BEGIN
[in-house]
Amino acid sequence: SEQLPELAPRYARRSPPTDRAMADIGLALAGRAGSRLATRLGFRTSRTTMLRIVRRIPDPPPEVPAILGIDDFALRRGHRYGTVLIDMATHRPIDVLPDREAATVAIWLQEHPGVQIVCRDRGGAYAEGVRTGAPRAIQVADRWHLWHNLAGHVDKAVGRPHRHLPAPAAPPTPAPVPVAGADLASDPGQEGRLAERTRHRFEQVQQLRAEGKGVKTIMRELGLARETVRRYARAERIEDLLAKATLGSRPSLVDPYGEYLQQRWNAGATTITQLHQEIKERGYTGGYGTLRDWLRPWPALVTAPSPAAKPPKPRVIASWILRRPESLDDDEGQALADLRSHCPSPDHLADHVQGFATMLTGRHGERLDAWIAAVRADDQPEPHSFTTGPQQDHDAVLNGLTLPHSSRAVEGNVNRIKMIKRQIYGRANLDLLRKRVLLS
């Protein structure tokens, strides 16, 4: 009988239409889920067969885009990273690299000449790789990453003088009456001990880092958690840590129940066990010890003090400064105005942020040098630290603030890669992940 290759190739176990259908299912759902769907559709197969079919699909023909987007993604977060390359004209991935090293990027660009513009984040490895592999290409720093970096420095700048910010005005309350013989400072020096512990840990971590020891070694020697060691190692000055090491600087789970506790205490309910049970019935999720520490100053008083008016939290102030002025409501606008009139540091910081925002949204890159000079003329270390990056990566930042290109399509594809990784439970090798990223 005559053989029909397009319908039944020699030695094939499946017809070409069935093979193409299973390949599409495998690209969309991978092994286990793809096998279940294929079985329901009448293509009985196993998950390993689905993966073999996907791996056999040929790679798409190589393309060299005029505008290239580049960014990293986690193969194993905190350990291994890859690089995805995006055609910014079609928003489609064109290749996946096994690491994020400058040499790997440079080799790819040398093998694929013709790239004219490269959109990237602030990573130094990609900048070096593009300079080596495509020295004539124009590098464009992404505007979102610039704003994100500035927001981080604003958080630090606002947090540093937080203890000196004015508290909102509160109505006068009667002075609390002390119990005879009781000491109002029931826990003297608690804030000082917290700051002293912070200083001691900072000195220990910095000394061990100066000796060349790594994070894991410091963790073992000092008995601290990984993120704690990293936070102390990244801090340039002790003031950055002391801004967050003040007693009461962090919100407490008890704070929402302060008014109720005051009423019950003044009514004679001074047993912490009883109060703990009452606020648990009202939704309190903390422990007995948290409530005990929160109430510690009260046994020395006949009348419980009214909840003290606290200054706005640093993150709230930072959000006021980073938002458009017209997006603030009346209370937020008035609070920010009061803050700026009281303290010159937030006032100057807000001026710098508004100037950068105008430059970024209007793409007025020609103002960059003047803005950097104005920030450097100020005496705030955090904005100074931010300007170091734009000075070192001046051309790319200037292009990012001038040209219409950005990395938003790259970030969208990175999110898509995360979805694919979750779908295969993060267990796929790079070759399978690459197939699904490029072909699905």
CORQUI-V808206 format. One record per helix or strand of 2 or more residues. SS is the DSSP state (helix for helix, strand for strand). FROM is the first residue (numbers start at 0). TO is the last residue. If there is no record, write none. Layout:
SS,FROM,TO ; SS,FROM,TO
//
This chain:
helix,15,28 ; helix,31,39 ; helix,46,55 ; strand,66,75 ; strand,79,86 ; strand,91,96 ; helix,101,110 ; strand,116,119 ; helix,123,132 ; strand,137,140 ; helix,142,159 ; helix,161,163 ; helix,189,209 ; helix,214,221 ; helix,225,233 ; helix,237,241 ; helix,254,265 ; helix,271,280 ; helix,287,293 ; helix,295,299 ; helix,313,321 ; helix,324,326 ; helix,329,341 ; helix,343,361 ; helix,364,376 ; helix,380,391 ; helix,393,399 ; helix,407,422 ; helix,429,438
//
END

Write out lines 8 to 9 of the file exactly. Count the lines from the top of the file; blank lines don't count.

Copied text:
helix,15,28 ; helix,31,39 ; helix,46,55 ; strand,66,75 ; strand,79,86 ; strand,91,96 ; helix,101,110 ; strand,116,119 ; helix,123,132 ; strand,137,140 ; helix,142,159 ; helix,161,163 ; helix,189,209 ; helix,214,221 ; helix,225,233 ; helix,237,241 ; helix,254,265 ; helix,271,280 ; helix,287,293 ; helix,295,299 ; helix,313,321 ; helix,324,326 ; helix,329,341 ; helix,343,361 ; helix,364,376 ; helix,380,391 ; helix,393,399 ; helix,407,422 ; helix,429,438
//